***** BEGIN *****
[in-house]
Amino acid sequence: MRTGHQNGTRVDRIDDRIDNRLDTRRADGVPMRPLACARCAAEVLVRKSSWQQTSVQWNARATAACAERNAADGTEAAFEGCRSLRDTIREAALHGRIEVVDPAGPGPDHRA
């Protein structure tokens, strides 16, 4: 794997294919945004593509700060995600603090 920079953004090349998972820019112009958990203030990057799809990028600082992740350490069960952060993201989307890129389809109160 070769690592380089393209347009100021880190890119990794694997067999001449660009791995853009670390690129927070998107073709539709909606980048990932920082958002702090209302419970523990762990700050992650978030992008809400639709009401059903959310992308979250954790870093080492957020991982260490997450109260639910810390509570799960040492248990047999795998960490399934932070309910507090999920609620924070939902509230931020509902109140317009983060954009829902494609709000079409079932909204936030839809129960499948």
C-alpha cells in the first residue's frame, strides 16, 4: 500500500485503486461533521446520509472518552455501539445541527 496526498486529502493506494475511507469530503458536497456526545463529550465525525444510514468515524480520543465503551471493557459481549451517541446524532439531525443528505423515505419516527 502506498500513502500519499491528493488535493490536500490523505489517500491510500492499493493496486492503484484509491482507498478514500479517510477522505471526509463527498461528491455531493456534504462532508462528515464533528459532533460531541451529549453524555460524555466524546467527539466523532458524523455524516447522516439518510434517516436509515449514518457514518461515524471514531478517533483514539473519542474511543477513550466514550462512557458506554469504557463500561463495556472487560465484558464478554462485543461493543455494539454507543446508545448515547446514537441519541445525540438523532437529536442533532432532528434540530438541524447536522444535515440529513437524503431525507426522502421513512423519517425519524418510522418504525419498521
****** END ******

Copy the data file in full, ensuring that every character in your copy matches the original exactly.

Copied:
[in-house]
Amino acid sequence: MRTGHQNGTRVDRIDDRIDNRLDTRRADGVPMRPLACARCAAEVLVRKSSWQQTSVQWNARATAACAERNAADGTEAAFEGCRSLRDTIREAALHGRIEVVDPAGPGPDHRA
């Protein structure tokens, strides 16, 4: 794997294919945004593509700060995600603090 920079953004090349998972820019112009958990203030990057799809990028600082992740350490069960952060993201989307890129389809109160 070769690592380089393209347009100021880190890119990794694997067999001449660009791995853009670390690129927070998107073709539709909606980048990932920082958002702090209302419970523990762990700050992650978030992008809400639709009401059903959310992308979250954790870093080492957020991982260490997450109260639910810390509570799960040492248990047999795998960490399934932070309910507090999920609620924070939902509230931020509902109140317009983060954009829902494609709000079409079932909204936030839809129960499948």
C-alpha cells in the first residue's frame, strides 16, 4: 500500500485503486461533521446520509472518552455501539445541527 496526498486529502493506494475511507469530503458536497456526545463529550465525525444510514468515524480520543465503551471493557459481549451517541446524532439531525443528505423515505419516527 502506498500513502500519499491528493488535493490536500490523505489517500491510500492499493493496486492503484484509491482507498478514500479517510477522505471526509463527498461528491455531493456534504462532508462528515464533528459532533460531541451529549453524555460524555466524546467527539466523532458524523455524516447522516439518510434517516436509515449514518457514518461515524471514531478517533483514539473519542474511543477513550466514550462512557458506554469504557463500561463495556472487560465484558464478554462485543461493543455494539454507543446508545448515547446514537441519541445525540438523532437529536442533532432532528434540530438541524447536522444535515440529513437524503431525507426522502421513512423519517425519524418510522418504525419498521